Cattle from A Bar N’s ranch in Sherman.Photograph by Daniel Vaughn

But I digress, and I now take you to the green grass and rolling hills of the A Bar N Ranch in Sherman, an hour north of Dallas. (The company is based in nearby Celina and also has a ranch there.) The calves come from Angus cows bred with black Wagyu bulls and, because of the crossbreeding, are known as F1 cattle in the ranching industry. Most have the black hides of their mothers, but a few get the reddish tiger striping from their Wagyu bloodlines. Ranch coordinator Cade Nichols, son of cofounder Van Nichols, explained that the crossbreeding is the perfect compromise to get the heavy marbling from the Wagyu and the faster growth from the Angus. “The feed efficiency is terrible” on full-blood Wagyu, he said, which is beef-speak for “They take too damn long to get fat and cost too much to feed in the process.” All of the A Bar N cattle are fed at Morris Stock Farm in Gruver and are slaughtered at about two years old. Right now, the percentage of the company’s F1 crosses that grade as Prime or higher is 85 to 90 percent.

Nichols said the business is continuing to hone its herd genetics, seeking bloodlines that will provide smaller white flecks of marbling throughout the meat. We drove from pasture to pasture in his truck, with Allen along for the ride, as well as the head of meat sales, Al Havens. They were all excited to share the news that A Bar N was ready to make a big jump in production. With all the new calves in this year’s crop, they plan to process three thousand head of cattle in 2023, which will double their projected 2022 output. That means they may be able to reopen their online store so the public can buy raw steaks, which are currently only available to smaller restaurants. “If a Del Frisco’s wanted middle meats from us, we’re years away from that,” Havens said.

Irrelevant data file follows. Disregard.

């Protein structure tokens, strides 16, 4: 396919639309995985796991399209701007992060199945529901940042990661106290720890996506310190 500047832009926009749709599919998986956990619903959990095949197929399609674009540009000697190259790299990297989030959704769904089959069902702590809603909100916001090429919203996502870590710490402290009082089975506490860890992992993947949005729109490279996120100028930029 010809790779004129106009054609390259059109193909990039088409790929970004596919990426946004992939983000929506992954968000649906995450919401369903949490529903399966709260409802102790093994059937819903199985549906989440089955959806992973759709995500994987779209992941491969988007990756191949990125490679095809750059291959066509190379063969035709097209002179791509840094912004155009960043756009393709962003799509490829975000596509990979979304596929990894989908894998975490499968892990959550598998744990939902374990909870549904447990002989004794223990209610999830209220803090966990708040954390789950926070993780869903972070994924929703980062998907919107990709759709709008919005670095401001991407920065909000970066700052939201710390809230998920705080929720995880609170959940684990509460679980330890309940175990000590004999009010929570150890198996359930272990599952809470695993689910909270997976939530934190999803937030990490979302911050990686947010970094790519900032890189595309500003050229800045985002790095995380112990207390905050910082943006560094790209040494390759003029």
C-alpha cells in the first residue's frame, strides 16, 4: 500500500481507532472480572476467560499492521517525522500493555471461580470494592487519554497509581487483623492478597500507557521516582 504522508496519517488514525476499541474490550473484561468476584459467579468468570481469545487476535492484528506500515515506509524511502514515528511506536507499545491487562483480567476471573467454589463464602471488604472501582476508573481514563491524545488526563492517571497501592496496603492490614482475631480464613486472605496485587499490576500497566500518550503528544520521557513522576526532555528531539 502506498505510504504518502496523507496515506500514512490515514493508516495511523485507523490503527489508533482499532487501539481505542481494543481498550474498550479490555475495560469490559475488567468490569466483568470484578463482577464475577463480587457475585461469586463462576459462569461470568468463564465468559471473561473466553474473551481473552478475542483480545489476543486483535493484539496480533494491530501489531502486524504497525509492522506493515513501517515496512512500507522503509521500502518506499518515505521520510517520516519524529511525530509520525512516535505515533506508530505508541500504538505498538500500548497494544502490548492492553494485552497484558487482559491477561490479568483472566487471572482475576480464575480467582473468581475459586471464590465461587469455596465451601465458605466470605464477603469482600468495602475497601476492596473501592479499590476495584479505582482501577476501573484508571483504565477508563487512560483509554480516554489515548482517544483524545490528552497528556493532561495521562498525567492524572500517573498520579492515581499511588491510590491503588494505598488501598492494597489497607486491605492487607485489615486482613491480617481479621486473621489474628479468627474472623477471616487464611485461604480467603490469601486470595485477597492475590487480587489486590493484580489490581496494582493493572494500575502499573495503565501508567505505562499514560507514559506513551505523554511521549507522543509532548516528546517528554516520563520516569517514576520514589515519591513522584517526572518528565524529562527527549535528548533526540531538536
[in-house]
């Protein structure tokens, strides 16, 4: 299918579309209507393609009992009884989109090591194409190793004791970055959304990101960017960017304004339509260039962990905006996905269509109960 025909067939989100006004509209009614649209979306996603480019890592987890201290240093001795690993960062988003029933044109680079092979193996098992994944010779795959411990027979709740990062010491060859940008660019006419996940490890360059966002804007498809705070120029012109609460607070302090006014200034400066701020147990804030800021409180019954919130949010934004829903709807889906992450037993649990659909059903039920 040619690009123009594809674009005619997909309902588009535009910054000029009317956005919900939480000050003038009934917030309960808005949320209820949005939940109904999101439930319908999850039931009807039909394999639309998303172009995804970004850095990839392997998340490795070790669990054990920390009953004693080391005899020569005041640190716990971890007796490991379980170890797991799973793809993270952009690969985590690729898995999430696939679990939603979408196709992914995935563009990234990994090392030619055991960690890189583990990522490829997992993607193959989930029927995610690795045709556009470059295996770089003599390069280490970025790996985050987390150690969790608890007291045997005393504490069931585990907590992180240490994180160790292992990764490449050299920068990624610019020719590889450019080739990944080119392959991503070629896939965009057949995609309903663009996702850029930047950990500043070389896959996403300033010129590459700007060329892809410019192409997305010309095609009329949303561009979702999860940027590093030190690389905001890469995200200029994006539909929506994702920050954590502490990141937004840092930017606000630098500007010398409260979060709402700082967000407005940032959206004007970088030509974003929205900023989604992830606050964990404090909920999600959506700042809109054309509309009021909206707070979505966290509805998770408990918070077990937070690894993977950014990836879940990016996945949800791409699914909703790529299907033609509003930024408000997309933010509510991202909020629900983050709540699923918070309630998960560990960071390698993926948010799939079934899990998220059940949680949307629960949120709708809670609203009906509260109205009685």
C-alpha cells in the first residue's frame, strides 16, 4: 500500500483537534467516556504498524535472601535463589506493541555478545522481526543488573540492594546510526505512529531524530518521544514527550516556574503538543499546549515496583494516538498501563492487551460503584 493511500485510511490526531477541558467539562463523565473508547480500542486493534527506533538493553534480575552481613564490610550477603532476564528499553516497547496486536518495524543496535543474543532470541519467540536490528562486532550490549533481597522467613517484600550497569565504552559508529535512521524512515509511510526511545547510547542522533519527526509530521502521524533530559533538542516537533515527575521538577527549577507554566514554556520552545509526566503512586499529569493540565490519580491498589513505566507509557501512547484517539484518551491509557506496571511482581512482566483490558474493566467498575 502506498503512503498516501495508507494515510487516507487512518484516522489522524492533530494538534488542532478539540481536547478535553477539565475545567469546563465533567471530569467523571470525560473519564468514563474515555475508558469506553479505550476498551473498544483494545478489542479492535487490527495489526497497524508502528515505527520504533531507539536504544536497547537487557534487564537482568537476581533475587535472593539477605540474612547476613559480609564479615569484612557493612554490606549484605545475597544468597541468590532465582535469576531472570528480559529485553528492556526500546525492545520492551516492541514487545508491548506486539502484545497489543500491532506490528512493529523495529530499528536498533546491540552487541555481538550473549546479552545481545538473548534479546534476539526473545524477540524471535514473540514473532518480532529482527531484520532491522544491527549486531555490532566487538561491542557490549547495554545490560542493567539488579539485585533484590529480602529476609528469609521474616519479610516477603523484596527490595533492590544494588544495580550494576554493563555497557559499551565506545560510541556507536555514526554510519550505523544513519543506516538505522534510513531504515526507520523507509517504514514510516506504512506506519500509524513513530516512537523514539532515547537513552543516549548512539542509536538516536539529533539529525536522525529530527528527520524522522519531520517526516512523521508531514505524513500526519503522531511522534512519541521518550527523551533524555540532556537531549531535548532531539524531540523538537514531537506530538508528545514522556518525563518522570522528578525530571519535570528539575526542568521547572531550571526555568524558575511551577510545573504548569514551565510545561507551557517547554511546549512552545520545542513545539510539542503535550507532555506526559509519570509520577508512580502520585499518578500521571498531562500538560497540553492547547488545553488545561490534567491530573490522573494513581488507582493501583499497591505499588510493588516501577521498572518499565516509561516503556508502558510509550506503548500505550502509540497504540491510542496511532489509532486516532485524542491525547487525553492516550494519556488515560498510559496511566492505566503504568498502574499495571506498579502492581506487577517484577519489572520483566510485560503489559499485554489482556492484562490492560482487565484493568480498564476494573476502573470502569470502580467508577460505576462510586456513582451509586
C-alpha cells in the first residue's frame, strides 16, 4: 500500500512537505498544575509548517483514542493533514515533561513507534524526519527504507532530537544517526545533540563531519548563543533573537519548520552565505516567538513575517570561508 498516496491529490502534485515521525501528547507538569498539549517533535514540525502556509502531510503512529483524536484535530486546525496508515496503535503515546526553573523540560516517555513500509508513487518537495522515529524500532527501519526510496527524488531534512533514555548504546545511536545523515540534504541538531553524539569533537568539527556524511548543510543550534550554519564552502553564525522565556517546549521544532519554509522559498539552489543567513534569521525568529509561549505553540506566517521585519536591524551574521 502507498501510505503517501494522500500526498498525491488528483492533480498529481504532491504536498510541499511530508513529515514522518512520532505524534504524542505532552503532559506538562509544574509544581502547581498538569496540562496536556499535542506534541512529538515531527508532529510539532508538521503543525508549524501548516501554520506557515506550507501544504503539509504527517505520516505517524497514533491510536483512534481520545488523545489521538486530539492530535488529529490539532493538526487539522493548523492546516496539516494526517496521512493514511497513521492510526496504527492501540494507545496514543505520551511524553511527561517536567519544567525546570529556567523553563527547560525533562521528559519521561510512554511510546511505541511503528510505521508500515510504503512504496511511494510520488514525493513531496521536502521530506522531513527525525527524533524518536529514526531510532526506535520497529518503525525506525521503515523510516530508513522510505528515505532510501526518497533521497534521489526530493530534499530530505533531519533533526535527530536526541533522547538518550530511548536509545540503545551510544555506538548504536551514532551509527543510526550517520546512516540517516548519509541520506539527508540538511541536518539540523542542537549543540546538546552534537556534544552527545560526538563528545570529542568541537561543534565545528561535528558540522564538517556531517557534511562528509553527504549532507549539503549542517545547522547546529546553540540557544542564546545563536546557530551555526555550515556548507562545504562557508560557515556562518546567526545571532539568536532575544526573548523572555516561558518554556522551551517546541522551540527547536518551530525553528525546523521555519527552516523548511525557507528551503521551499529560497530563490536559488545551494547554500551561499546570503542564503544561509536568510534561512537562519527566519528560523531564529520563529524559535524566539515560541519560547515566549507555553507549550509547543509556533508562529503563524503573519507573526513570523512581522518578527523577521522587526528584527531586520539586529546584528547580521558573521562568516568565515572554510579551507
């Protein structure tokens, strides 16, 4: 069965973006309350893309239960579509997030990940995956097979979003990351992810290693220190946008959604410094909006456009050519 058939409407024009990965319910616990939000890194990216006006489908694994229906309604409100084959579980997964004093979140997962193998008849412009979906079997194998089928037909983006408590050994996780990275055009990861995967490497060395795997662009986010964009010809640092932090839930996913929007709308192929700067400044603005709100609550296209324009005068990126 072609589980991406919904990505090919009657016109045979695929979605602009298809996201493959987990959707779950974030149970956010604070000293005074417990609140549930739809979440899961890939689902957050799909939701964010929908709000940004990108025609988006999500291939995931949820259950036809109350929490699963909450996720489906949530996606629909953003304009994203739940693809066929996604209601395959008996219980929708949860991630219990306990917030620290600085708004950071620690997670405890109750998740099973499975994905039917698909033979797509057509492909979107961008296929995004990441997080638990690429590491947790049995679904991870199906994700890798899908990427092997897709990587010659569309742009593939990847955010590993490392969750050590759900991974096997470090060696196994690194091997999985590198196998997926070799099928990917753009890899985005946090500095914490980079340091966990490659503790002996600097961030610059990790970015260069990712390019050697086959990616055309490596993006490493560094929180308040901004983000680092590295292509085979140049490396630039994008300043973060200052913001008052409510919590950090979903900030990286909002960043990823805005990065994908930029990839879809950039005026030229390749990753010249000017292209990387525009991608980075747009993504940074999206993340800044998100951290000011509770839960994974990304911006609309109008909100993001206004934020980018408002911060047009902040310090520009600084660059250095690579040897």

Growing the herd is slow going because the business focuses so closely on having the right genetics, but it also requires customers for cuts of beef outside of the familiar steak cuts, known as the middle meats. For a beef company to make more steak, it needs someone to buy all its ground beef. A Bar N supplies that to all the Front Burner restaurants in North Texas, including Whiskey Cake, Haywire, Ida Claire, and Sixty Vines. I polished off the juicy cabernet burger at Sixty Vines after telling myself I was only going to eat half. Son of a Butcher in Dallas and Plano makes all its sliders with A Bar N ground beef, but I’d suggest sticking with the Classic, with American cheese, dill pickles, and comeback sauce. As for A Bar N’s briskets, Derek Allan’s Texas BBQ was the lone customer in Fort Worth, but since it closed, the only place to get A Bar N brisket is on the Fearing’s lunch menu. The company would love to find another barbecue joint to buy from it, but that’ll cost you $5.50 per pound.

Wondering if I could tell much of a difference between A Bar N’s Wagyu ground beef and commodity ground beef, I brought home a burger made with each from Twisted Root. The Wagyu upgrade is $3.25 per burger, and it’s worth it. Before digging in, I shared bites from both with my eleven-year-old son. The Wagyu was obviously superior, but as I was about to grab it for my own plate, my son beat me to it as he said, “This one tastes like steak!”

A Bar N is growing, and it can produce a whole lot more beef than many of the boutique Texas Wagyu brands out there. It’ll be close to catching bigger operations like Rosewood Beef by the end of next year (Rosewood processes 3,600 head per year), but it has maintained its quality up to this point when it would have been more financially beneficial in the short term to expand quickly. A Bar N has built the model of a Texas Wagyu brand that can counter some of that “Wagyu, schmagyu” smack talk.